October's top stories: WHO's report on meat packaging, Nestle’s plan to increase recycled content use in bottles
WHO releases new report regarding warning labels on meat packaging, Nestlé Waters proposes to increase the use of recycled content in its bottles, Green Technology's new child-resistant packaging for cannabis edibles. Packaging-gateway.com wraps up the key headlines from October 2015.
A report from the World Health Organisation (WHO) classifying consumption of red and processed meats as carcinogenic to humans may lead to new warning labels being featured on packaged meat products.
Similar to those found on tobacco products, warning labels will enable food companies to alleviate consumer concerns and allow the latter to make informed choices.
Transparency of information on processed meat used in food products will become even important for food companies than ever before to allay consumer concerns.
Nestlé Waters North America will increase the use of recycled content in many of its popular sized bottles of its Arrowhead brand 100% Mountain Spring Water in 2016.
The decision was in accordance with the firm's commitment to support recycling in California, US.
The brand will have a 38% increase of recycled content usage in its products, and will make sure that most of its bottle sizes contain up to 50% recycled polyethylene terephthalate (rPET).
Green Technology Solutions (GTSO) is working on new packaging ideas to keep cannabis-infused products safe from children.
The firm is developing a range of edibles to satisfy demand in US markets, in addition to childproof packaging designs.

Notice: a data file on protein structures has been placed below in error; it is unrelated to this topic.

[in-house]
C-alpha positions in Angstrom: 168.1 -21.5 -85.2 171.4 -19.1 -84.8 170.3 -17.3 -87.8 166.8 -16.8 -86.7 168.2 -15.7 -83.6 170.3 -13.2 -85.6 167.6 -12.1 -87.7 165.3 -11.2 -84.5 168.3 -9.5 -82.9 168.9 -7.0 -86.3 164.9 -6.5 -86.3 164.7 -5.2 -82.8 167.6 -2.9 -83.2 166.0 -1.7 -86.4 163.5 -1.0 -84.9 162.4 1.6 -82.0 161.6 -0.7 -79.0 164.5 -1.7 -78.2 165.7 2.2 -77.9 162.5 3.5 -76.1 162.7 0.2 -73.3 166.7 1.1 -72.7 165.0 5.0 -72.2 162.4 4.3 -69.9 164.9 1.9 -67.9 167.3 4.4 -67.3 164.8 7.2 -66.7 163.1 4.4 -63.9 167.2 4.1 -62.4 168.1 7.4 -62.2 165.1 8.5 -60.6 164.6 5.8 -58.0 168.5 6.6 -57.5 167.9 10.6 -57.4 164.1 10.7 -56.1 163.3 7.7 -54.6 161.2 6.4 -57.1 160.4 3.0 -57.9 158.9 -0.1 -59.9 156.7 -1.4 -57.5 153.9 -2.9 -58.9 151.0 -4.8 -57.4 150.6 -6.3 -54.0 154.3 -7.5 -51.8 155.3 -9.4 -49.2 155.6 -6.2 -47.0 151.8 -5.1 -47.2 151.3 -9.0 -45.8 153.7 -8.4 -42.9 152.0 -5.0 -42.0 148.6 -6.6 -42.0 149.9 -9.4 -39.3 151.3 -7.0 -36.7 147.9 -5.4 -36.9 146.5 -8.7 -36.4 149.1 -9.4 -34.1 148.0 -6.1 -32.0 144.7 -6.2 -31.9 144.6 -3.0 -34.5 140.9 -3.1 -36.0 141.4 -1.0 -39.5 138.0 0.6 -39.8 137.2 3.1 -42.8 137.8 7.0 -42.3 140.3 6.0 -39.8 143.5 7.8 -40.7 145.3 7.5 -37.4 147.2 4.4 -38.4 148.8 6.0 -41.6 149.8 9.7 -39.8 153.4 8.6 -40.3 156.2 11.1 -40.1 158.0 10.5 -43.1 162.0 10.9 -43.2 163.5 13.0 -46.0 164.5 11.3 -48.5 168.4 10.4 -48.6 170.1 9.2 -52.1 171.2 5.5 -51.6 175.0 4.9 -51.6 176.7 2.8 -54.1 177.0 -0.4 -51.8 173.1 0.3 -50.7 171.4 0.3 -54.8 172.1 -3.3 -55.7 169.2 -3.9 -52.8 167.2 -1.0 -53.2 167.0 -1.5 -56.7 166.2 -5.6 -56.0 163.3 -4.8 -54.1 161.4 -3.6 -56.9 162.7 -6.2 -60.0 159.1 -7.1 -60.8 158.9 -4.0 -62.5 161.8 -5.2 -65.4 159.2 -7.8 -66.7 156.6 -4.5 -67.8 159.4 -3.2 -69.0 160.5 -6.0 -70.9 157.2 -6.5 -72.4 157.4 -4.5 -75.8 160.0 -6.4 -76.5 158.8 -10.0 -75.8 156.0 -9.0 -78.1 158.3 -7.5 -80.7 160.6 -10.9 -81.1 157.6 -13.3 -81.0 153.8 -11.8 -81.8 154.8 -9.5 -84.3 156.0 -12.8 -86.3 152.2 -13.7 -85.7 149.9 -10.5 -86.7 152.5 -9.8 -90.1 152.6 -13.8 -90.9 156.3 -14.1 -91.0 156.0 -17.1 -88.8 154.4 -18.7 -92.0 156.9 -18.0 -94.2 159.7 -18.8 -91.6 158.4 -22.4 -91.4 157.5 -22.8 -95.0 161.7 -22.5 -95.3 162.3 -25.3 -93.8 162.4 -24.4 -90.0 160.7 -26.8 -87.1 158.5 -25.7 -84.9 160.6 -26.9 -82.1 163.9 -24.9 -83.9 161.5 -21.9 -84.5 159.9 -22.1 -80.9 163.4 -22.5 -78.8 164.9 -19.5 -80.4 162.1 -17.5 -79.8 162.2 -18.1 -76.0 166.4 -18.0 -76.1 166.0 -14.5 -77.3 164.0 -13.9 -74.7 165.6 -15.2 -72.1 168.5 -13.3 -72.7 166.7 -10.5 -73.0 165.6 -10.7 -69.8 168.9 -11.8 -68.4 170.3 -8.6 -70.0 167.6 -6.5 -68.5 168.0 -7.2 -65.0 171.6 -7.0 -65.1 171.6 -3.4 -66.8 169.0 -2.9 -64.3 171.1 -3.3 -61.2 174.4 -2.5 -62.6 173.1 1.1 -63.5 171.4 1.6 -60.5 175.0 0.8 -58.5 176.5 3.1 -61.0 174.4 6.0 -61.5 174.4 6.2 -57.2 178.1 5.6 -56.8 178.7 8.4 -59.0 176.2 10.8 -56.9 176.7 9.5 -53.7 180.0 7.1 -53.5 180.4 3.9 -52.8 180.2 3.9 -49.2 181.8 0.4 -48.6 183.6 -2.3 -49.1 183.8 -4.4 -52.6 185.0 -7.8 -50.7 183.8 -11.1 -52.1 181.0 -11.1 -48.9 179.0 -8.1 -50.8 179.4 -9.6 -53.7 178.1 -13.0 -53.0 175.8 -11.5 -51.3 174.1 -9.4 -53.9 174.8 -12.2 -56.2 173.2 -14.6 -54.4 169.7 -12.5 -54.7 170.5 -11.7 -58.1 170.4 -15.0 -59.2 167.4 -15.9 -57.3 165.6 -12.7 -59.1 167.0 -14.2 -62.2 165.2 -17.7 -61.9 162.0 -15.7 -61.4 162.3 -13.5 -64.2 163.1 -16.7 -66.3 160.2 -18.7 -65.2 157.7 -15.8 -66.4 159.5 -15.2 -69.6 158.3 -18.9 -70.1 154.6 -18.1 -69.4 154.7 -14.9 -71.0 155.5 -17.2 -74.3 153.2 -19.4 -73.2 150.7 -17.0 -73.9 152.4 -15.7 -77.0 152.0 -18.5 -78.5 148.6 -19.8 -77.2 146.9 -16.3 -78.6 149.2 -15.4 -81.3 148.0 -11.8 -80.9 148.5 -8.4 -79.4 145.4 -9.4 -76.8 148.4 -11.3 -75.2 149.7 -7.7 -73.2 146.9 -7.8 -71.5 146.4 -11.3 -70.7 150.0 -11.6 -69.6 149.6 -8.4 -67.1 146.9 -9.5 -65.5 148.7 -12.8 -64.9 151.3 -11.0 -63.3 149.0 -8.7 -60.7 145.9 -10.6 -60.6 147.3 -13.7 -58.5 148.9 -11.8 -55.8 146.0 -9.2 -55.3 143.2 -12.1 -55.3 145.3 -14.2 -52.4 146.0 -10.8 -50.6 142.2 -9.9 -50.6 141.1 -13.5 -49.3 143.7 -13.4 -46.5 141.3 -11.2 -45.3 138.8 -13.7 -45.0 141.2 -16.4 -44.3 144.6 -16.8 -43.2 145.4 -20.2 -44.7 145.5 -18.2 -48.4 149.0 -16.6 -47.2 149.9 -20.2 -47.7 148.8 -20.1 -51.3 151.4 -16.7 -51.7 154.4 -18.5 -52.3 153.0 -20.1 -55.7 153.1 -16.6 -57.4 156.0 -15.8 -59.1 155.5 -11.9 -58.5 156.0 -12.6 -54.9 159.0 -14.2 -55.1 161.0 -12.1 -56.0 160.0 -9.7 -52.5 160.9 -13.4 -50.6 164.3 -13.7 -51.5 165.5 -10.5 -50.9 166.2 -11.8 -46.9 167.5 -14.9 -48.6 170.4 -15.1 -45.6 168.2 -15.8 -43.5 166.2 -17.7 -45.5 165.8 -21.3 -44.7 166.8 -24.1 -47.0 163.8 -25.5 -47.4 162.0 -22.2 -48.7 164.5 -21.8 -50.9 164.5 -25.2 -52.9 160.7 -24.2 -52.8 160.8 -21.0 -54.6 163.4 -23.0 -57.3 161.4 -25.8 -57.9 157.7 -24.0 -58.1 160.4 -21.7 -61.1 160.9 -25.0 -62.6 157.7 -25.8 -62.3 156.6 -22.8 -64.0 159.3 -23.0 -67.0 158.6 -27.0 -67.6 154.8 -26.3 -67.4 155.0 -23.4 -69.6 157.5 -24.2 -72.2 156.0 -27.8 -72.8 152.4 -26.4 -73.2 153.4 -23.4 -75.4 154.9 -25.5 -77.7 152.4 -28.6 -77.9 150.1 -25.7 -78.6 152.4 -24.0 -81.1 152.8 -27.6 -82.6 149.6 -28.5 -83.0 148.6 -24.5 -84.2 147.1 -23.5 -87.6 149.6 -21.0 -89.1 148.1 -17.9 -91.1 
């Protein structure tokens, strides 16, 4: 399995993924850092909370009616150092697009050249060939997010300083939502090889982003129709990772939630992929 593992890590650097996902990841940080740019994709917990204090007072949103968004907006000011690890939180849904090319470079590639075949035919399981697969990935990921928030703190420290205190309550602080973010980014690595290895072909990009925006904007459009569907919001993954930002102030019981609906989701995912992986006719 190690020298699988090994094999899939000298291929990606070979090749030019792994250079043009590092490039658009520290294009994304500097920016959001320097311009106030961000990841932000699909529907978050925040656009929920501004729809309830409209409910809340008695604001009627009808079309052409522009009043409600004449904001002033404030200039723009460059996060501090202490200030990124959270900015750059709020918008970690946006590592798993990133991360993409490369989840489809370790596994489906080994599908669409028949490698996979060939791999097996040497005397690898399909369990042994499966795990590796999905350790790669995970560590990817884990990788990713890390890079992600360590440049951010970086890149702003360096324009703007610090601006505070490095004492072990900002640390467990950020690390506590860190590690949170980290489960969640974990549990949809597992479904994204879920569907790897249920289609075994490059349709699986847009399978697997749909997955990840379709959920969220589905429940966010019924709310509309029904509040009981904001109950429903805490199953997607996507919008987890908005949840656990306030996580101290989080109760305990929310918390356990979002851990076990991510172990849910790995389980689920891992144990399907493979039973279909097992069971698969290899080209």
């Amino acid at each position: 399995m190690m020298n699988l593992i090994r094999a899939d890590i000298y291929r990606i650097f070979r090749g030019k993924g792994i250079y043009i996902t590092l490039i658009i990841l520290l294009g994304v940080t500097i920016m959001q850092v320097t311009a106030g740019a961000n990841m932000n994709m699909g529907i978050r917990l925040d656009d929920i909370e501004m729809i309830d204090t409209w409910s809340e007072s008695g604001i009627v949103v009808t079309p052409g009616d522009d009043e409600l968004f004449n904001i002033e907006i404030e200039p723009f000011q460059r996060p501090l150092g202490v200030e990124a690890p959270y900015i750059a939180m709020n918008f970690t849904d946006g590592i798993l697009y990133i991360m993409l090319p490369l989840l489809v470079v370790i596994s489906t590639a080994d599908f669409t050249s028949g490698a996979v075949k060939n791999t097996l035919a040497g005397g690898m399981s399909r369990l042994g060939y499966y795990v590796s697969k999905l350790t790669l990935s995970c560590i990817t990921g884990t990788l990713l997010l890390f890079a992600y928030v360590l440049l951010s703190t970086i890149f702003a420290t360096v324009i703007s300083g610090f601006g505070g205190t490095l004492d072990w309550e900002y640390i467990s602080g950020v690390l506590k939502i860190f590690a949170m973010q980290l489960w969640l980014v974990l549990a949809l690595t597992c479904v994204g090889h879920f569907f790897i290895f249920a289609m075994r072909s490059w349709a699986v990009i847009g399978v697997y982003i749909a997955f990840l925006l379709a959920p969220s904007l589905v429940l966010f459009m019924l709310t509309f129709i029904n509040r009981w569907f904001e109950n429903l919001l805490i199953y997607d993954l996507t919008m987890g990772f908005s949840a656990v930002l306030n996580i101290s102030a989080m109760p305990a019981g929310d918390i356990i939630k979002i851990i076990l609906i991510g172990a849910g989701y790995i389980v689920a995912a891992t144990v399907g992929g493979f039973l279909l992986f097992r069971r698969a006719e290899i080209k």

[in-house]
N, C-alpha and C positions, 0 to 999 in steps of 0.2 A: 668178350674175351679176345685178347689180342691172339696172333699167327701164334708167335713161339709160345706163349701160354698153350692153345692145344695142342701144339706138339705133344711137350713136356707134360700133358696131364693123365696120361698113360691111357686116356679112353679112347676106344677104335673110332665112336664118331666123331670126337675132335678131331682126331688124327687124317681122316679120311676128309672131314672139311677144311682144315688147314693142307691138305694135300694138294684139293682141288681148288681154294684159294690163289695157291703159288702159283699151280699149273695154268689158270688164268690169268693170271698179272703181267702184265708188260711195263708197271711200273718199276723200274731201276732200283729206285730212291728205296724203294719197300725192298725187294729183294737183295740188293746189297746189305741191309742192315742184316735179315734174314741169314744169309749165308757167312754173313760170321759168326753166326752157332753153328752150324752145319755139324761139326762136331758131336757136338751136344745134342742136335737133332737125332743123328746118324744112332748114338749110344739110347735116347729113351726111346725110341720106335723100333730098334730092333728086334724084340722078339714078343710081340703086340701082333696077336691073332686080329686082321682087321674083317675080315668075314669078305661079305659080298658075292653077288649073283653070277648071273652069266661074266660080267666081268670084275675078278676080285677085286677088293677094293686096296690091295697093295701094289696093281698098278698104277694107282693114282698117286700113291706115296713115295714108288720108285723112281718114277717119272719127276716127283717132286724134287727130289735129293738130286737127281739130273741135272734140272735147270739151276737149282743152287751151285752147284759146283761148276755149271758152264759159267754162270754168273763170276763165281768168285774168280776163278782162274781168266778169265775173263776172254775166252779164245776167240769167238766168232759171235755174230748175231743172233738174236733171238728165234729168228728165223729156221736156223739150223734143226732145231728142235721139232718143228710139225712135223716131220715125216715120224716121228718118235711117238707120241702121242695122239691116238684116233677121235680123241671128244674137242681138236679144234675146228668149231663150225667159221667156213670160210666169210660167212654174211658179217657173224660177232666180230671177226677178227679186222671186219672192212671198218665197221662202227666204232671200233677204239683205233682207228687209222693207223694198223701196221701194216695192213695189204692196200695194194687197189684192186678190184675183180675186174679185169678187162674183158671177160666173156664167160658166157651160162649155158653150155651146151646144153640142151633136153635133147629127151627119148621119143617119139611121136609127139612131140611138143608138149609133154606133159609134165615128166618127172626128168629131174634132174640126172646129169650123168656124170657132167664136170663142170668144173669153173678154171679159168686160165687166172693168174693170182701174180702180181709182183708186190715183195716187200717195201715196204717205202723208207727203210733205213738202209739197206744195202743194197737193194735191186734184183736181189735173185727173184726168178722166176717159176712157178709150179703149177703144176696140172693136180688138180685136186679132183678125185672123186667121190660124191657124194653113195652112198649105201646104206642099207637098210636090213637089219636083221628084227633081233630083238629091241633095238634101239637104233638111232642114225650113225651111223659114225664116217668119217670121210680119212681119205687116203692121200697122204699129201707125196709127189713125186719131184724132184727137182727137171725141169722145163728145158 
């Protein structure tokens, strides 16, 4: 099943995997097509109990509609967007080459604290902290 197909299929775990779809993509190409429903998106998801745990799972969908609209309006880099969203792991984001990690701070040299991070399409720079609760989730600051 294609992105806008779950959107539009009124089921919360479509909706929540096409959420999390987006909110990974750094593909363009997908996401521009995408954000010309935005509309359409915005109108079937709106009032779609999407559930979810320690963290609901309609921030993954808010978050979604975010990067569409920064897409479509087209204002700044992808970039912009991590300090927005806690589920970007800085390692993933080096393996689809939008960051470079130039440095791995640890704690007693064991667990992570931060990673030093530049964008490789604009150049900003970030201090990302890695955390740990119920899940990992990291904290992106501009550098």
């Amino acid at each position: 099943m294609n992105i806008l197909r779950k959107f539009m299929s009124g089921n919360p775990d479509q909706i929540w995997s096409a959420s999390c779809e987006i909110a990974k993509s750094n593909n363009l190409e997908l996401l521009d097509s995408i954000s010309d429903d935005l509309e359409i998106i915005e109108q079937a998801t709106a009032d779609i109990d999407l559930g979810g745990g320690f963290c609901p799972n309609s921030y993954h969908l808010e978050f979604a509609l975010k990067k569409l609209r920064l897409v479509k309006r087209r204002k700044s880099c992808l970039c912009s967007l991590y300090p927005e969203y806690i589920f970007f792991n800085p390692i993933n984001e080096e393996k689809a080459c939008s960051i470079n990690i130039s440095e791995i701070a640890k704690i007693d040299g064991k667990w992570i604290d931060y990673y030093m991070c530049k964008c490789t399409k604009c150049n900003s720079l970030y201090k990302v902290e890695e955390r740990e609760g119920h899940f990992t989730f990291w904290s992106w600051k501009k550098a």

The packaging solutions will also be marked to help both children and parents highlight which items contain cannabis, in order to prevent confusion and/or accidental ingestion.
Tobacco firms cause plain packaging law setbacks through Better Regulation misuse, says UK university
Four global tobacco companies misused Better Regulation to undermine public health in the UK, according to a report from the University of Bath's Institute for Policy Research (IPR).
The firms, including British American Tobacco, Imperial Tobacco, Japan Tobacco International and Philip Morris International, are suspected to have tried to delay the plain packaging law in the country by using the framework.
The Better Regulation framework requires the government to assess the impact on businesses while drafting new laws, taking company interests under consideration.
US-based paper and packaging company International Paper announced its exit from Chinese coated board joint venture to focus on its Asian corrugated box business.
The company signed a definitive agreement with Shandong Sun Holding Group, which is its Chinese joint venture partner, to sell its 55% equity stake in the combined business entity, known as IP-Sun JV.
The stake sale entails that International Paper will receive CNY149m ($23m) in cash proceeds. The company will also be able to reduce its outstanding debt of $400m, following the completion of the transaction.
A study conducted by the European Food Information Council (EUFIC) and the University of Surrey in the UK revealed that the size of food packs can affect a consumer's perception about portion sizes, with larger packs convincing them about increased quantities.
Published in the journal Appetite, the research indicates that larger pack sizes of crisps, chocolate, lasagne and cola type drinks, when presented to people, led all of them to believe in increased portion size estimates.
A similar reaction was also observed with other food items, including chicken nuggets, sweets and biscuits when participants were questioned about the number of items in a portion.
Packaging firm Sonoco announced plans to sell its uncoated recycled coreboard mill in France, which was previously operated by its subsidiary Sonoco-Alcore.
Located in Schweighouse-sur-Moder commune, the facility has been operational since 1878 and is one of the 20 paper mills owned by Sonoco worldwide.
Equipped with two machines, the production unit has a cumulative capacity of 95,000t.
Industrial packaging firm Crown Packaging planned to close its production facility in Neath Port Talbot due to overcapacity, which may leave 250 of its UK employees without job.
The production unit, known locally as 'The Box' and 'Metalbox', is used for manufacturing lids for cans.
The facility has been one of the largest local employers for 75 years, reports BBC.